What questions should I ask?

Evaluation should no longer be about numbers alone. A large number of attendees through the door does not capture any understanding about who participates, the depth of the engagement and what they take home.

Consider measuring how your project has supported participants’ feelings of agency, achievement, inclusive experience (e.g. feeling they belong), connection to science or confidence (among others).

There are many frameworks for evaluation, but STFC produced a simple toolkit for projects and programmes working with ‘Wonder’ audiences. The toolkit rearranges outputs and Generic Learning Outcomes (GLOs) into three areas:

Contextual: What is your starting point? (This could include personal characteristics or pre-existing relationships to science.)

Reactive: What did you think of it? (Gathering immediate reactions following an engagement, including whether they feel welcome, inspired, etc.)

Reflective: What sticks/what will you do next? (This might take time to emerge and looks at more substantial change in interaction, identity or engagement with science, so ideally would be collected after a period of time following the interaction.)

Top Tip

If you are truly looking for iterative and honest responses, particularly to make tweaks and changes to activities, then consider inclusive techniques that support anonymous answers (e.g. asking for anonymous comments on post-it notes). This helps gather more of the seldom-heard voices from your participants and also helps reduce the temptation of participants to please the facilitator by only being positive, which is a particularly high risk when you have created positive relationships!

Contextual questions you may wish to capture might include:

  • Ages, genders (ensure this is not binary)
  • Postcode data (can use alongside the Indices of Multiple Deprivation or understanding % Free School Meals for schools), descriptive details of your community partner
  • A pre-existing relationship to science may be captured by the question: “Someone in my family is really into science or works in science” (Yes/No/Don’t Know).

Reactive questions you may wish to capture might include:

  • Did you feel you were able to join in and ask questions? (e.g. 5-point scale from ‘Very much’ to ‘Not at all’)
  • Do you want to find out more about something you have learned?
  • Did you feel comfortable in this science space?

Reflective questions you may wish to capture might include:

  • Do you feel science has relevance to your daily life?
  • Do you think science can have a positive impact on our future?
  • Are you more or less interested in studying science or working in science?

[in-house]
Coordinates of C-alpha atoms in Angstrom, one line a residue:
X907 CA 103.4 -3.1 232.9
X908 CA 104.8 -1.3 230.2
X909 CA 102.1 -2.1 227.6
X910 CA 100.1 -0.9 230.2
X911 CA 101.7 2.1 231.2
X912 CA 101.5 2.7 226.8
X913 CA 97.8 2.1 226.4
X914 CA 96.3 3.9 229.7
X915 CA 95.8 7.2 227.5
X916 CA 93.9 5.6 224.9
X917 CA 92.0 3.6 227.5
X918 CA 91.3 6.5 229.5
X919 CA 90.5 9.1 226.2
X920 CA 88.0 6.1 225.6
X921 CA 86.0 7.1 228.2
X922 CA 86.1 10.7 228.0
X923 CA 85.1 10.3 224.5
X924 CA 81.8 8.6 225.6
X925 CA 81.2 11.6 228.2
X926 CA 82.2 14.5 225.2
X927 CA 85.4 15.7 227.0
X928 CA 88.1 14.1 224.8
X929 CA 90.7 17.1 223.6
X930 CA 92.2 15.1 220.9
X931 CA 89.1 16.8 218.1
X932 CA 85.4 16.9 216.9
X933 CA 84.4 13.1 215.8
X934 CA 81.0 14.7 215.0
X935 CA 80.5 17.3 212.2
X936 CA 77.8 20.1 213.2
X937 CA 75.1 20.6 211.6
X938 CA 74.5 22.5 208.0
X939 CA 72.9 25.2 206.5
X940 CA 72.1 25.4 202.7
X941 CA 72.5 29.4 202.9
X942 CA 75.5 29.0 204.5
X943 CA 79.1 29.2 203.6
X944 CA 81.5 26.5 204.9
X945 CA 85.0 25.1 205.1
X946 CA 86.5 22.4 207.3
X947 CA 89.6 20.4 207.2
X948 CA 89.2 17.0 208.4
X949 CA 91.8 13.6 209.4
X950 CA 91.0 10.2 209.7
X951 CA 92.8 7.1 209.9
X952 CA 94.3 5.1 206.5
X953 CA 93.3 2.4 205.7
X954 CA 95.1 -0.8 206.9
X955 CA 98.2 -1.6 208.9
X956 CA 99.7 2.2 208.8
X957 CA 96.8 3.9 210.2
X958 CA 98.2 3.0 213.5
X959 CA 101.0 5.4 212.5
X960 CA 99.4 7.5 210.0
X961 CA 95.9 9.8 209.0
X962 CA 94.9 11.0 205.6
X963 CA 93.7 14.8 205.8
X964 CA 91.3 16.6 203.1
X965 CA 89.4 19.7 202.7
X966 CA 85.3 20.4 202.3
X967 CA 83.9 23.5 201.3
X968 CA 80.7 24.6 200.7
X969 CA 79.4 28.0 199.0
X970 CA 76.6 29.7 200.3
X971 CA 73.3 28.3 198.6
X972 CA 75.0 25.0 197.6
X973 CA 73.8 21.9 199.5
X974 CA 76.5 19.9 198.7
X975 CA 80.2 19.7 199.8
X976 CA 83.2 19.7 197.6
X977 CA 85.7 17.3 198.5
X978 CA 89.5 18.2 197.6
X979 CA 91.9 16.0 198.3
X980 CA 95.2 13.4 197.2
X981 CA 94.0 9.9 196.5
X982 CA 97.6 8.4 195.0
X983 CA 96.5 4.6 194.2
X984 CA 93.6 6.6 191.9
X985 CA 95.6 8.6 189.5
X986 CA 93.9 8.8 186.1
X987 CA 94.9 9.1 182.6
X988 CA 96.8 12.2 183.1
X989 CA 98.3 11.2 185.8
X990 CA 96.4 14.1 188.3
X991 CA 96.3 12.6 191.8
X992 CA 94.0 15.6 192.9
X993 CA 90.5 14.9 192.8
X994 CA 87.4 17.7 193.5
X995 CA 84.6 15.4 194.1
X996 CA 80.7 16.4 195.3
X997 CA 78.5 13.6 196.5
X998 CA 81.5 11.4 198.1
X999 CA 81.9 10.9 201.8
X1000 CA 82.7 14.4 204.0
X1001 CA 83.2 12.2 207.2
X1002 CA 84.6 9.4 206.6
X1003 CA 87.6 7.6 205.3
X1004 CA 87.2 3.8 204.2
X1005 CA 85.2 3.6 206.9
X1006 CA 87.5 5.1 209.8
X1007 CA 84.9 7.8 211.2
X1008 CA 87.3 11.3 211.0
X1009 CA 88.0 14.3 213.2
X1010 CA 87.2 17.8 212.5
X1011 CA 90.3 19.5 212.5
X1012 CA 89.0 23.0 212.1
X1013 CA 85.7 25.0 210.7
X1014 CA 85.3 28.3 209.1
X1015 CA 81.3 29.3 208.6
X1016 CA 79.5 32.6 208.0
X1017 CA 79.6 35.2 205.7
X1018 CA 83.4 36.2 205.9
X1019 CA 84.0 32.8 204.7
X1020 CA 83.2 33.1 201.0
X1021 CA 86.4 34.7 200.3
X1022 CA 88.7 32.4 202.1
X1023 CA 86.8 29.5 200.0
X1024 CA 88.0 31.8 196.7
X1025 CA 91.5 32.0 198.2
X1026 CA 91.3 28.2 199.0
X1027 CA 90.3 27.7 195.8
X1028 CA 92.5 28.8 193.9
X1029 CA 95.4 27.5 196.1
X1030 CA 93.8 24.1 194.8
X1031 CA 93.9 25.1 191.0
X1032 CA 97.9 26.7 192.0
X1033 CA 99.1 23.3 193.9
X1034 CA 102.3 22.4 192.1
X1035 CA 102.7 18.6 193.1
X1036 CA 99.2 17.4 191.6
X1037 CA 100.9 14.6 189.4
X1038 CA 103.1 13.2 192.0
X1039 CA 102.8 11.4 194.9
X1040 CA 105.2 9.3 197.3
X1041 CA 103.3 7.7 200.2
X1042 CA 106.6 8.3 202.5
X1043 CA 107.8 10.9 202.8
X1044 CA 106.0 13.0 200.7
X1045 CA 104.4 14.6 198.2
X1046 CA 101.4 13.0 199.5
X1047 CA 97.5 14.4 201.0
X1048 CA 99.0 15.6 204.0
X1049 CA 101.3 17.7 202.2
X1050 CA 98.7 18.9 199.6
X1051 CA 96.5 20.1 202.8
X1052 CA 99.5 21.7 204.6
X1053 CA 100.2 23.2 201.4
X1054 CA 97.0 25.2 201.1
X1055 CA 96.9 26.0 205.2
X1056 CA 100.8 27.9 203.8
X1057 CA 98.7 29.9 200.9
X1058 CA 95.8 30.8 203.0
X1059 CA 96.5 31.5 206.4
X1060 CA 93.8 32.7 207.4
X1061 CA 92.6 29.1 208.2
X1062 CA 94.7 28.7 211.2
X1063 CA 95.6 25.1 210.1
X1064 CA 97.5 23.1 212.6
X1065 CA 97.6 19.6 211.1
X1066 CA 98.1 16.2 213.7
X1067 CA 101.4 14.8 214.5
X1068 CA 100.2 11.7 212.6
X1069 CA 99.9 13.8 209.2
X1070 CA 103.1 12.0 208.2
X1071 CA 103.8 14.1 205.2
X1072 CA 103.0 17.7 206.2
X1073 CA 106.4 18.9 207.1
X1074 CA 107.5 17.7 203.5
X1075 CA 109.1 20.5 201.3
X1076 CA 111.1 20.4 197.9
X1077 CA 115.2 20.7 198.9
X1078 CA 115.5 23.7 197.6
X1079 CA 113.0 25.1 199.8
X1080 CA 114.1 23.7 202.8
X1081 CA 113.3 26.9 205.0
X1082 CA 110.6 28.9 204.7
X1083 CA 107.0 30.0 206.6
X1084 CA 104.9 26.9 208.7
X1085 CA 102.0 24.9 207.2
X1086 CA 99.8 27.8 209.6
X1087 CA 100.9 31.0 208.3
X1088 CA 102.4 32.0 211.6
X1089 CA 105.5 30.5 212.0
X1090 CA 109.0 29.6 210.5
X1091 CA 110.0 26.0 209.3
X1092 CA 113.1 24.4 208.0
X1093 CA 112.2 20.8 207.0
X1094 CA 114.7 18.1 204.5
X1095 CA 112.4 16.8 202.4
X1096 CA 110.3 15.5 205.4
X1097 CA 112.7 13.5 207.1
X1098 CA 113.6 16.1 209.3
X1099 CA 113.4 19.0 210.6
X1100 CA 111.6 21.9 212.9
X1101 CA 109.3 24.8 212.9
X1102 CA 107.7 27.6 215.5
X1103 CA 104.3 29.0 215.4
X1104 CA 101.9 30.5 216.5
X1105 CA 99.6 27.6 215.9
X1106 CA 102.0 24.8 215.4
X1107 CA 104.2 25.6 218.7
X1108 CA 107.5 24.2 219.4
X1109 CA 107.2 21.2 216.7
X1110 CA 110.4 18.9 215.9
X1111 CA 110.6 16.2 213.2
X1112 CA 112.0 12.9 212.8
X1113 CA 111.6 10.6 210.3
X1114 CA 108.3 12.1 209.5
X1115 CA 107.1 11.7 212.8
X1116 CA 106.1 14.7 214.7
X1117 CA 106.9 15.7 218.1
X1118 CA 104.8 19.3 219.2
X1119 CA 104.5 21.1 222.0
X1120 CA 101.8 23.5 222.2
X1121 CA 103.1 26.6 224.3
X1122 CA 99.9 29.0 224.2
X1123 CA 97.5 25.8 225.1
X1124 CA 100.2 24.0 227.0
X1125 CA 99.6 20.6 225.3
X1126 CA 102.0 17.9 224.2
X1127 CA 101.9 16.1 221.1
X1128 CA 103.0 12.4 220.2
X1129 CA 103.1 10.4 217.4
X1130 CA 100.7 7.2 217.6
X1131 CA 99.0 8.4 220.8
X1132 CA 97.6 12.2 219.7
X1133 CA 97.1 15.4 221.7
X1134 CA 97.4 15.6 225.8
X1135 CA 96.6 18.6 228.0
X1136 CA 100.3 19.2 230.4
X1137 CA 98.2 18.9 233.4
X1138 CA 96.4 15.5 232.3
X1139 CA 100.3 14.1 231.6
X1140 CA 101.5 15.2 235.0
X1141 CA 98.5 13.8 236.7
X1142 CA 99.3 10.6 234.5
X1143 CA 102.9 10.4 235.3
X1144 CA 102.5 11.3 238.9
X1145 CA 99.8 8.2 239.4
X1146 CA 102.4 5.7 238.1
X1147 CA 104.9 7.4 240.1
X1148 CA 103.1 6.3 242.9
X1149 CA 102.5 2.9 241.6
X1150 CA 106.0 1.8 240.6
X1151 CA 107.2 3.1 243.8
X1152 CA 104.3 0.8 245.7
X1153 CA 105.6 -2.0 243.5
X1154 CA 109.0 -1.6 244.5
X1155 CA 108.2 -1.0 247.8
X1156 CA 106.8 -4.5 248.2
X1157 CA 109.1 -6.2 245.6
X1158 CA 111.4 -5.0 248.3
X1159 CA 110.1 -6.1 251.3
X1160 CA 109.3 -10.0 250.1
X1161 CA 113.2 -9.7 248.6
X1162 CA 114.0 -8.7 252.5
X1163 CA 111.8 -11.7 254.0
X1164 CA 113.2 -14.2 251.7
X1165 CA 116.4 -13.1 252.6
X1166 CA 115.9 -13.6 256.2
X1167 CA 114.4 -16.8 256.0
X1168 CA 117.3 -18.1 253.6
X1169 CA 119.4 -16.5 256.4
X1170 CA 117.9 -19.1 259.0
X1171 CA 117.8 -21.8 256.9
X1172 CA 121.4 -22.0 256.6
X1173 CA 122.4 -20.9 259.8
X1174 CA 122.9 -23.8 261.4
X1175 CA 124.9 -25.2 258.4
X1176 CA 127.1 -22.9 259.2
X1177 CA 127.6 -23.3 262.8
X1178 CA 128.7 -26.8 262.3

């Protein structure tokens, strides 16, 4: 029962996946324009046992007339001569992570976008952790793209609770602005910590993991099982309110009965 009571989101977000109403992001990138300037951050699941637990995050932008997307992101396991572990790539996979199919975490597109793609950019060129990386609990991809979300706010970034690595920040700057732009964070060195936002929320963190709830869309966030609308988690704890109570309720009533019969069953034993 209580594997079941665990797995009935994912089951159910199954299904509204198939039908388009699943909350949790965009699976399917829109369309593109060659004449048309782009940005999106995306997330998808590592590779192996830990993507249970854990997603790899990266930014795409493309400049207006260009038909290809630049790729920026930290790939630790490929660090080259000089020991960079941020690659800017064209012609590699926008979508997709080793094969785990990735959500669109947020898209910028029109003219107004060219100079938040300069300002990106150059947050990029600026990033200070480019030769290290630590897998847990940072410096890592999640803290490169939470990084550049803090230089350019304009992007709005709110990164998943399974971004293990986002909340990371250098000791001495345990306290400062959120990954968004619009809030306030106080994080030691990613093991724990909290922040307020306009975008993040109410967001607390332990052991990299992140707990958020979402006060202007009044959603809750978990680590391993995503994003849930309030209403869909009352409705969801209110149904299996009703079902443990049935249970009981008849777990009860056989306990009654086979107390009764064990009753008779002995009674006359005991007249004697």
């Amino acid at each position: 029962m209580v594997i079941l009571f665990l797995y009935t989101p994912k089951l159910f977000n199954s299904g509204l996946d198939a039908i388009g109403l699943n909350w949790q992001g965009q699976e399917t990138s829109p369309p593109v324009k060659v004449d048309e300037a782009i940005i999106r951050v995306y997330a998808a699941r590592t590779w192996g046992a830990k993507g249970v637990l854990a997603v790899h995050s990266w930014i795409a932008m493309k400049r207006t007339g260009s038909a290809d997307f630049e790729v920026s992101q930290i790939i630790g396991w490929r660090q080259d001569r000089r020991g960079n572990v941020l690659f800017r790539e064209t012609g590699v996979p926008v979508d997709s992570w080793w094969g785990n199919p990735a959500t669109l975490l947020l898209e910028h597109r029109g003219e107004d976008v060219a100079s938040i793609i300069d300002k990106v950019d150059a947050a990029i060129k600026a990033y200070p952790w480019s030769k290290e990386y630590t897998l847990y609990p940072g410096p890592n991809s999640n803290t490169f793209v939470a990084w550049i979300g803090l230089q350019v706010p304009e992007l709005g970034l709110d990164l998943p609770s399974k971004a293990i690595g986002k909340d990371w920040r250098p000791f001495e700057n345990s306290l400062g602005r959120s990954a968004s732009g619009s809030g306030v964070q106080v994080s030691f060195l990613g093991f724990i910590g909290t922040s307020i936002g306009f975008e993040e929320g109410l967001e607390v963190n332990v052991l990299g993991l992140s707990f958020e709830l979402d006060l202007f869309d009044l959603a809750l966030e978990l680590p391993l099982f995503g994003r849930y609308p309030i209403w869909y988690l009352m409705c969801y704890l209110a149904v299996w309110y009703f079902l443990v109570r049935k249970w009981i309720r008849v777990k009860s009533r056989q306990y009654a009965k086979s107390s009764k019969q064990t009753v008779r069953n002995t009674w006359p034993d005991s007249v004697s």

Science Capital questions, in their entirety, are really personal. When we have to do these surveys, people can start to wonder if we are judging them or questioning their validity to be here.

CEO, Science centre, Audience monitoring and Science Capital report (October 2021)

Steer clear of biased questions

Think about how to collect data in ways that will make the data meaningful. A key concern is capturing overly positive responses because people are in the middle of having fun and they want to be kind. How might you manage to collect the data you need without making people feel obliged to be positive?

Think about how you frame your questions: “How much did you enjoy your visit today?” or “How much do you love science?” will lead to more biased answers than if you asked more open questions to avoid leading participants or being too subject focused, for example: “Thinking about today, how do you feel? What would you like to share with a friend? What would you change?”

When you finally sit down to look at the data you’ve collected, try to keep in mind whether there might be any more biases in play that you did not anticipate at the time.

Navigate intrusive questions

The tension between what feels acceptable and welcoming versus requirements for rigorous data capture from individuals representing our most marginalised audiences is an ongoing concern.

If you use a questionnaire or survey to gather this data, be sure it meets the needs of your participants in terms of language, wording and levels of literacy.

Case Study from Explore Your Universe

When community partners did not want their participants to be involved in any evaluation personally, this had to be respected. Explore Your Universe therefore used reflection journals as the main requirement for data capture. These journals had to be completed – in part – in consultation with the community partner practitioner, and covered description of the demographics of the participants, whether people were actively involved, and whether there were any moments where participation or behaviour was more engaged that normal (termed ‘meerkat moments’).

Top Tip

If the planned evaluation feels uncomfortable for you, it’s probably worse for your participants. Don’t put your relationship and trust at risk. Take your lead from your community partner. There are always alternative ways to capture the data you need (e.g. an interview with your community partner).